This experience was amazing and memorable but it has left me with a hunger for redemption. When I meet the marathon again I will be better prepared.







shhh…Listen…your body has something to tell you.

15 05 2015

As a Coach, a major goal of mine is to encourage and develop an athletes ability to read their own body. Talent and work ethic only goes so far in achieving optimal performance. I aim to achieve this goal by putting feel at the forefront of a runners early season workouts, post race workouts, etc. A trend that I witness far too often occurs when individuals become slaves to paces and splits while the crucial data their body is sending their brain gets put on the back burner. This has been a belief of mine for many years but never have I seen it phrased as perfectly as by Matt Fitzgerald in the book Run (The mind-body method of running)

…New research has suggested that the best way to improve over the long term is to run almost completely by feel because our perceptions, intuitions, and feelings delivered to our conscious minds from our bodies through our unconscious minds tell us everything we need to know about how to run faster and farther, provided we know how to interpret these messages.

In my work I am fortunate to spend a lot of time observing and talking to the most accomplished runners and running coaches in the world,  and learning from them. I learned that the world’s best runners run by feel.  The best runners listen and talk to their bodies more effectively than the rest of us.

Practice is always two steps ahead of theory in running. Science never reveals the best way to train. The best runners do.


* Matt Fitzgerald states that many elites run completely by feel but, this does not mean that all beginners should do the same. Elites seem to have developed this understanding or connection with their bodies through many miles, years, and through trial and error.

Improving Race Performance

29 04 2015

As you may be aware, I offer personal Coaching Services through . We have runners and aspiring runners from all over. I am also still Coaching with Mississauga Track Club. There can be some pretty major differences between coaching young middle distance runners versus 5k or 10k runners but one similarity that I believe can be mutually beneficial for race performance is the addition of a pre race or pre workout uptempo run. Even before my own races you can catch me adding an additional 1-2 min pick up. I feel physiologically and mentally dialed in after performing this pick up and my body quickly adjusts to the injection of pace that a mid distance to 10k race can bring. Here is an article that may suggest there could be something to pre race pick ups/uptempos.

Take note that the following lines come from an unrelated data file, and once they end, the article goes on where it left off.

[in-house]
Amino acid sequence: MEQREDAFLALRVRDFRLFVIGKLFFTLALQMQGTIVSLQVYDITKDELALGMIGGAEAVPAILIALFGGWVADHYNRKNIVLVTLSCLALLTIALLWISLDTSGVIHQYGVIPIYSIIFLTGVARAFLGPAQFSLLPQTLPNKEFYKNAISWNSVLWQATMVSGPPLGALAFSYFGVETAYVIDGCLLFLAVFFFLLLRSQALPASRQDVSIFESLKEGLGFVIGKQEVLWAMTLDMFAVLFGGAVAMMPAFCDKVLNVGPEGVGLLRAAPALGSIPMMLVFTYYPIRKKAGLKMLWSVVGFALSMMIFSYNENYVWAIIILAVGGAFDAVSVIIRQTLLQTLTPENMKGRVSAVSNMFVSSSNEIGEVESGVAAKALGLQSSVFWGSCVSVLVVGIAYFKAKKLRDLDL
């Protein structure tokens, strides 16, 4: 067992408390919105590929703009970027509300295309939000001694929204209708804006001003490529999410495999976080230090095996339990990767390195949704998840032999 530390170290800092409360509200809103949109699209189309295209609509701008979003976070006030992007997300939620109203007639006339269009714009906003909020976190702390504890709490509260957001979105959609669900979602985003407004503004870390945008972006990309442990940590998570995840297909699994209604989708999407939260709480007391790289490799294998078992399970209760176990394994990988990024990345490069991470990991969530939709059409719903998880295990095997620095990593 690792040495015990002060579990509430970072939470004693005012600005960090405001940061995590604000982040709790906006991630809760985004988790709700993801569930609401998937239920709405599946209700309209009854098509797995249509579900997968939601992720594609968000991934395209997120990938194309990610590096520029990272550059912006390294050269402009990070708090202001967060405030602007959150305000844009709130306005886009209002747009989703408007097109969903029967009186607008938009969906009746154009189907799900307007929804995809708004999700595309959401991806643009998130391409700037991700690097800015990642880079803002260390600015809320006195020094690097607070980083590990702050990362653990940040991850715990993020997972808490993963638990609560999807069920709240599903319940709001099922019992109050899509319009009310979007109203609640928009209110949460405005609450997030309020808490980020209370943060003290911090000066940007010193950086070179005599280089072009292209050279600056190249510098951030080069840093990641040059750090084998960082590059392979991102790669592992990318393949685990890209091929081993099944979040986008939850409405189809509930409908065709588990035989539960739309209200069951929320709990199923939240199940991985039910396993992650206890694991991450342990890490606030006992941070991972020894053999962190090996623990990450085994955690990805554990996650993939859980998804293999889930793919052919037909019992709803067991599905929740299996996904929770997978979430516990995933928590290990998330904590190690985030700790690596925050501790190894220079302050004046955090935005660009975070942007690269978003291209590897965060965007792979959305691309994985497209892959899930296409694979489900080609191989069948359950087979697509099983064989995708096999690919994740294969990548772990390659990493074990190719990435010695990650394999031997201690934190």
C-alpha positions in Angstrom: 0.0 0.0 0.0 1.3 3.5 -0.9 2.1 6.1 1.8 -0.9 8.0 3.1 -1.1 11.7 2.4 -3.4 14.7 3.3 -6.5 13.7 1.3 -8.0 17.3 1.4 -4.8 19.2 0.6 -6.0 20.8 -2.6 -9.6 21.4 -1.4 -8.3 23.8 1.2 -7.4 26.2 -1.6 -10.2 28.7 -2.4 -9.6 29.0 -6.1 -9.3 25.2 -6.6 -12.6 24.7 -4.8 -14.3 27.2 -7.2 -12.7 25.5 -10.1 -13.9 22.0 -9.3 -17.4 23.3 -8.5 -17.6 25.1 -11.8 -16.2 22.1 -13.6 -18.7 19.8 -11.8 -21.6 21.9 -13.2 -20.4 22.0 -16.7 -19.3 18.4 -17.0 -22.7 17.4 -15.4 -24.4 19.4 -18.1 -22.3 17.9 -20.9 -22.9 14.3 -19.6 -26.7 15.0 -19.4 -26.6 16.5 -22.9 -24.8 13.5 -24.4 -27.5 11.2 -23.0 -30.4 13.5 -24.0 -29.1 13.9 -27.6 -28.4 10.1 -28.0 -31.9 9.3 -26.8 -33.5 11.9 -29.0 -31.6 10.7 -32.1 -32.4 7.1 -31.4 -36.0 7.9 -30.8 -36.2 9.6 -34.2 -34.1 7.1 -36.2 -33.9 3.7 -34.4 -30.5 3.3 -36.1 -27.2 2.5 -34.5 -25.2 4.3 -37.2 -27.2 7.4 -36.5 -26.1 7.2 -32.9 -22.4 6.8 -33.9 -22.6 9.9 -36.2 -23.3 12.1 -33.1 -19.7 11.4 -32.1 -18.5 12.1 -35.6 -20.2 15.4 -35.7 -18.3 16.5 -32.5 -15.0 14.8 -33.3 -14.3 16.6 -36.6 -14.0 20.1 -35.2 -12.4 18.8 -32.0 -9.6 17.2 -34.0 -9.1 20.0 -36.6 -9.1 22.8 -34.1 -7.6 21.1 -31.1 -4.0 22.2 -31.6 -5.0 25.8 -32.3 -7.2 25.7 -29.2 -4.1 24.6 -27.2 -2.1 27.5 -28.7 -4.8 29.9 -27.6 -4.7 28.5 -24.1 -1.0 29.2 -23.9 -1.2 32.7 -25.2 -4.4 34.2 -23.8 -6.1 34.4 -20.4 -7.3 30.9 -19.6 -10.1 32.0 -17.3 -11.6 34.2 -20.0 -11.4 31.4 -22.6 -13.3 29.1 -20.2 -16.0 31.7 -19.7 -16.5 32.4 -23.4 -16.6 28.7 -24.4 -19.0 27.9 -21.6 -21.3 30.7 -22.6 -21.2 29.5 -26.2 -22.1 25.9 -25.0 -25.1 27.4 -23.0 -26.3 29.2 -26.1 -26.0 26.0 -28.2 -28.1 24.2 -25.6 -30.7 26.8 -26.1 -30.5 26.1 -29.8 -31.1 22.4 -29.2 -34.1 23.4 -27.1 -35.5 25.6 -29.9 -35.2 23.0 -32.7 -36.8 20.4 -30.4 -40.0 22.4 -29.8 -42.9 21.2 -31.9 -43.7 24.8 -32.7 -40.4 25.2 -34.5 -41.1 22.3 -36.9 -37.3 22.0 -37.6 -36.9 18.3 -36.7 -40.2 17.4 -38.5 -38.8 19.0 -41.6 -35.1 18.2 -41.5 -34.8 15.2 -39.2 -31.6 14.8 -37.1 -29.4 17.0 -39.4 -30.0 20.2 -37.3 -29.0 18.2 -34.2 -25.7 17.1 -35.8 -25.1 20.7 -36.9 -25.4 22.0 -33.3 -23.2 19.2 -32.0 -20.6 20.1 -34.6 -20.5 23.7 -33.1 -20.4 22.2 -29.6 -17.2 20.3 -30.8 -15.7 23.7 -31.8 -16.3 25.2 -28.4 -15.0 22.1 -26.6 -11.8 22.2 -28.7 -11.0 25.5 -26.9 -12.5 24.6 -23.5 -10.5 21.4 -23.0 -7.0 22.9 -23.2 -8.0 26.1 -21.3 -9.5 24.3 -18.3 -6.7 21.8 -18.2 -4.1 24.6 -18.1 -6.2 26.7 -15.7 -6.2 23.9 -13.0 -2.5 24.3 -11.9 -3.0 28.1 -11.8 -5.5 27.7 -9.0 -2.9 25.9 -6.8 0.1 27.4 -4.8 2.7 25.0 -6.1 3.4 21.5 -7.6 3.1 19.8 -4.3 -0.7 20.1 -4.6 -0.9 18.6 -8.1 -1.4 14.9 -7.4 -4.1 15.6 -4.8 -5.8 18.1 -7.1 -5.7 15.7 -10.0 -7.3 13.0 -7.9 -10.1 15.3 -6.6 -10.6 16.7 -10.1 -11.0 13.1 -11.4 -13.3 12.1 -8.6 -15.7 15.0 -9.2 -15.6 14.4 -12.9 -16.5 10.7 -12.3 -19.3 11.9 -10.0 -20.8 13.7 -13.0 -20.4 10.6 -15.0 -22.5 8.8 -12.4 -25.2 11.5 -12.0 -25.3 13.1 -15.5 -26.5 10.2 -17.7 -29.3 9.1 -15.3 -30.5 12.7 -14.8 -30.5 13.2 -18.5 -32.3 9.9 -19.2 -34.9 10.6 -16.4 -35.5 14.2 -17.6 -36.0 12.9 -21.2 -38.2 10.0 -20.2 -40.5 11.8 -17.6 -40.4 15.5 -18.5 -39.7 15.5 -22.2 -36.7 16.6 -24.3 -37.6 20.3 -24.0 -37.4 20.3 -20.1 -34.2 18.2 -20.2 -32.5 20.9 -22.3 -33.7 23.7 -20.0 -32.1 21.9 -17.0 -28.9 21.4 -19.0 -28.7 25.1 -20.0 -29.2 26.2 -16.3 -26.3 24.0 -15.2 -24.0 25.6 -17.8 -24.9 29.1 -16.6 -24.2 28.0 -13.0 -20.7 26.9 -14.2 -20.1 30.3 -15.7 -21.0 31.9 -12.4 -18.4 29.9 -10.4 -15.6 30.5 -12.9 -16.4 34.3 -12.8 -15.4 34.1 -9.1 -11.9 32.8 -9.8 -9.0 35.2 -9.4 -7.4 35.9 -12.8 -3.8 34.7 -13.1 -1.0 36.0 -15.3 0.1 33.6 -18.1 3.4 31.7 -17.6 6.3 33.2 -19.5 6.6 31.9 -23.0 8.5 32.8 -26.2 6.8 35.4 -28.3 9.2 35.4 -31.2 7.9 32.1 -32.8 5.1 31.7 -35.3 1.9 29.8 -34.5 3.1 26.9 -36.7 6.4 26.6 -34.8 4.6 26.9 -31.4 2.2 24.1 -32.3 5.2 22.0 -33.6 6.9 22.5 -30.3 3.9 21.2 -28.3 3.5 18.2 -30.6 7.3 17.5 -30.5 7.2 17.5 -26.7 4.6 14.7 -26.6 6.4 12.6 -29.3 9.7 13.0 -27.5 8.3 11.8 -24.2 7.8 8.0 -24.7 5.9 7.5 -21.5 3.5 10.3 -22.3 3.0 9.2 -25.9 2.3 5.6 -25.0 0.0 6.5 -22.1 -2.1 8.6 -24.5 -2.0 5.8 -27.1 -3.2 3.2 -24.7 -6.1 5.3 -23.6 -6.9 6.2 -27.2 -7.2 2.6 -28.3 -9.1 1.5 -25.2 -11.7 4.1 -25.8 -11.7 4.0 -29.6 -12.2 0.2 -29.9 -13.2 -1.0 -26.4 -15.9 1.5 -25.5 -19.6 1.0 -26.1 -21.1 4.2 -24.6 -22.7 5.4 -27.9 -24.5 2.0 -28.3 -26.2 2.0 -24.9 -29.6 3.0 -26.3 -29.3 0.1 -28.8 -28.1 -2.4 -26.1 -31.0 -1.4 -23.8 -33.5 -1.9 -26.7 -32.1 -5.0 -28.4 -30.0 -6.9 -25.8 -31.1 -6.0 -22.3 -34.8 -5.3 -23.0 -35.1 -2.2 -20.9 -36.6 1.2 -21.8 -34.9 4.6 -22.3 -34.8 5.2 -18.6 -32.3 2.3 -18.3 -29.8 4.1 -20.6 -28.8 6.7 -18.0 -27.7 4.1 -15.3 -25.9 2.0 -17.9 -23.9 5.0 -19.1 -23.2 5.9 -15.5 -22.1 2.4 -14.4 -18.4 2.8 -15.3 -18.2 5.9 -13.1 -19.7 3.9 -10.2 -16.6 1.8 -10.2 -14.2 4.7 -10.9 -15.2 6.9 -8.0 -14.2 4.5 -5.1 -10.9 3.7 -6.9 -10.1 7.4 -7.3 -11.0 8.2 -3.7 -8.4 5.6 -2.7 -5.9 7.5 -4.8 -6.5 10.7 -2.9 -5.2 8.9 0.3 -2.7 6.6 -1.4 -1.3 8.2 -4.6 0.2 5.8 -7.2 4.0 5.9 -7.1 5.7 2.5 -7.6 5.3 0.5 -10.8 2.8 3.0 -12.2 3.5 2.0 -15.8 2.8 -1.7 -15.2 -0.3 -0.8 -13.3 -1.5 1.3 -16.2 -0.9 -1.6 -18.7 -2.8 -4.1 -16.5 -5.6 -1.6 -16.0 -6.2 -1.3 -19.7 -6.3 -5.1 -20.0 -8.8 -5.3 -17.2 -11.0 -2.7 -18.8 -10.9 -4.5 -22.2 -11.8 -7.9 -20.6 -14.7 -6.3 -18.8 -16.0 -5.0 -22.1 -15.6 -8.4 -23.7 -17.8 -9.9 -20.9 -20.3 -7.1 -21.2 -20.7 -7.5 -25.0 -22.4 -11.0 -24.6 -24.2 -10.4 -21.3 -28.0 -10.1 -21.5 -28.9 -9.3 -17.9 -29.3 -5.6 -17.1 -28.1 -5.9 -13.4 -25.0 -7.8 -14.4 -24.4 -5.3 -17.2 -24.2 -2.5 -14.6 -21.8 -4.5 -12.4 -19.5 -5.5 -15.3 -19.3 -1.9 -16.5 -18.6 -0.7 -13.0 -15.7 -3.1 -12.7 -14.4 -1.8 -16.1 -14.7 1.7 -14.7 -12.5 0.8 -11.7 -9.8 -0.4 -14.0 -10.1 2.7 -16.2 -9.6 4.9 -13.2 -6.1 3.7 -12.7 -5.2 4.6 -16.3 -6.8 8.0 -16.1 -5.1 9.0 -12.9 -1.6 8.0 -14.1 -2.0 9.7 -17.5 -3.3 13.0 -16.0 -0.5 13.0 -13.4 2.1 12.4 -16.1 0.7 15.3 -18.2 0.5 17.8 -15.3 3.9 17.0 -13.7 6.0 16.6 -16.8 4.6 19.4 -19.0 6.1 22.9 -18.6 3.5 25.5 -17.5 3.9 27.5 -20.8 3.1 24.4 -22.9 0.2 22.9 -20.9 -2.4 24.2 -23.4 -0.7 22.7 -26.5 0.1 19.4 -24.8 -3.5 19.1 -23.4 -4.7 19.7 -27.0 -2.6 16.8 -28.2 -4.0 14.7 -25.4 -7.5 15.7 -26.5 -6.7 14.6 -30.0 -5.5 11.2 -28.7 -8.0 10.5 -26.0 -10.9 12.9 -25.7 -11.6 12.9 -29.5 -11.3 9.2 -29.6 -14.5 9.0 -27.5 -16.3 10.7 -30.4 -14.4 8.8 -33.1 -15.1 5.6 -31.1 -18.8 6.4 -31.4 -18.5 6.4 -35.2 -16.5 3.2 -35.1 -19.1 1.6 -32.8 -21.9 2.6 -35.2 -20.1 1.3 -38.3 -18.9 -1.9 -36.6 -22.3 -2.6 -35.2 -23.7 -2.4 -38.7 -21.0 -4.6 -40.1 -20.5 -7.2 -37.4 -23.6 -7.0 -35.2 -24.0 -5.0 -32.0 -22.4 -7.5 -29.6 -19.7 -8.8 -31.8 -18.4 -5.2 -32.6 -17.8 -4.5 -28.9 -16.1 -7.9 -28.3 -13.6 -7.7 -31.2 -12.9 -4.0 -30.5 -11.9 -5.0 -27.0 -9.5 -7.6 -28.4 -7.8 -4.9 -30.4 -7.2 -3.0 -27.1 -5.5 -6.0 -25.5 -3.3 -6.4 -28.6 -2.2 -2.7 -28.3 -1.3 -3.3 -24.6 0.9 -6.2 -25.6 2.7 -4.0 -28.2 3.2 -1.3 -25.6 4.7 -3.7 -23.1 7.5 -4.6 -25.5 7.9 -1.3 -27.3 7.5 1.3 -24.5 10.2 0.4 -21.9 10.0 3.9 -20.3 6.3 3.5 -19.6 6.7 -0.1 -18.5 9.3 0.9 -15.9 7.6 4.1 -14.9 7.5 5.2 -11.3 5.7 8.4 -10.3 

Terry’s Letters continued again…

18 02 2015


Terry’s Letters Continued

18 02 2015


Letters from my Coach Terry Goodenough

18 02 2015

The letters enclosed were from my Coach Terry Goodenough when I made my first Canadian National Team. The World Youth Championships in Debrecen, Hungary back in 2001. I placed 9th in my heat and ran a pb of 8:33. This had me ranked 31st in the World as a Youth. Terry requested that I open one letter each morning. He really was a thoughtful Coach and person and I am so glad I saved these letters. I have scanned some of them for some of you to read as well as Terry’s family. Scan0001

Stephaney & Adam Hortian Interview with Athlete Assist

13 02 2015


    Hi my fellow runners. Stephaney and I were recently asked by Athlete Assist to speak on the very important topic of funding (or lack there of)for amateur athletes within Canada and beyond. In previous interviews, Olympian Melissa Bishop as well as Jamie Adjetey Nelson spoke on this subject. Today, Stephaney gave her point of view from the prospective of a long distance runner who juggles the fine balance of a full time job and working within the community. I was asked to provide my angle from a Coaching perspective. This was a great opportunity for us to speak on a very near and dear issue to us and many other aspiring athletes and Coaches. We look forward to sharing the finished product with you once Athlete Assist has edited and added the video to their webpage. For now here are some very rough pictures and videos from our interviews that I and Steph took with our 1 mega pixel cameras haha;

Here is the Athlete Assist Facebook Page:



12 02 2015

I warn you, what I am about to say may leave you wanting to shake me through your computer screen. I have a confession to make…the truth is; I haven’t been all that bothered by the winter this year. Here are 5 reasons why I believe I have figured out HOW TO CONQUER THE RUNNERS WINTER BLUES;